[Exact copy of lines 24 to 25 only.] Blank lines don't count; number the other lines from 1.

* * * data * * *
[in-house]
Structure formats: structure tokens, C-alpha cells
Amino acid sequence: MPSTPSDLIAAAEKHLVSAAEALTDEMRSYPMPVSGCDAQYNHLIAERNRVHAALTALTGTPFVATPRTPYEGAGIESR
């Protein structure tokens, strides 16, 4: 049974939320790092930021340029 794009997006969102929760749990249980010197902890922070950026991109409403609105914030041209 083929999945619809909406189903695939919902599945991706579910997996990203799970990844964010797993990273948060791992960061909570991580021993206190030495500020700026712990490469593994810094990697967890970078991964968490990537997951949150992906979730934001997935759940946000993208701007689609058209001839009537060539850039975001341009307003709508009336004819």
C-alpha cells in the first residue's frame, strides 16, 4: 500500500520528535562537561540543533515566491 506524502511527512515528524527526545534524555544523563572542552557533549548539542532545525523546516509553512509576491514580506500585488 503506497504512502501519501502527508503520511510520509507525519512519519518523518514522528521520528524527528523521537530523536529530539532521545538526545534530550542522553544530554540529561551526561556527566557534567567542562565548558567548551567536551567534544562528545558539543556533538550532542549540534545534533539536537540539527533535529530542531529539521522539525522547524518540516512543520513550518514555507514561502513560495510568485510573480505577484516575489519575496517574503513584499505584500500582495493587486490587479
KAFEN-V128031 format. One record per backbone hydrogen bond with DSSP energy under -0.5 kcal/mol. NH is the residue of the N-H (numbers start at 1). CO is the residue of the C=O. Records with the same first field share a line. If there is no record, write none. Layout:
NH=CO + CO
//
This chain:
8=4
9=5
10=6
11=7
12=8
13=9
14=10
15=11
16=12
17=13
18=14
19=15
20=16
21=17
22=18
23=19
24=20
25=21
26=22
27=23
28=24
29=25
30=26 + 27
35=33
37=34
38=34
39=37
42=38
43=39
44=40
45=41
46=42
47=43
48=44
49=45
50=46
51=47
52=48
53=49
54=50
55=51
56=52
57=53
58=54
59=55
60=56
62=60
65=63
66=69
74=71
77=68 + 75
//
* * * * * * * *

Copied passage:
22=18
23=19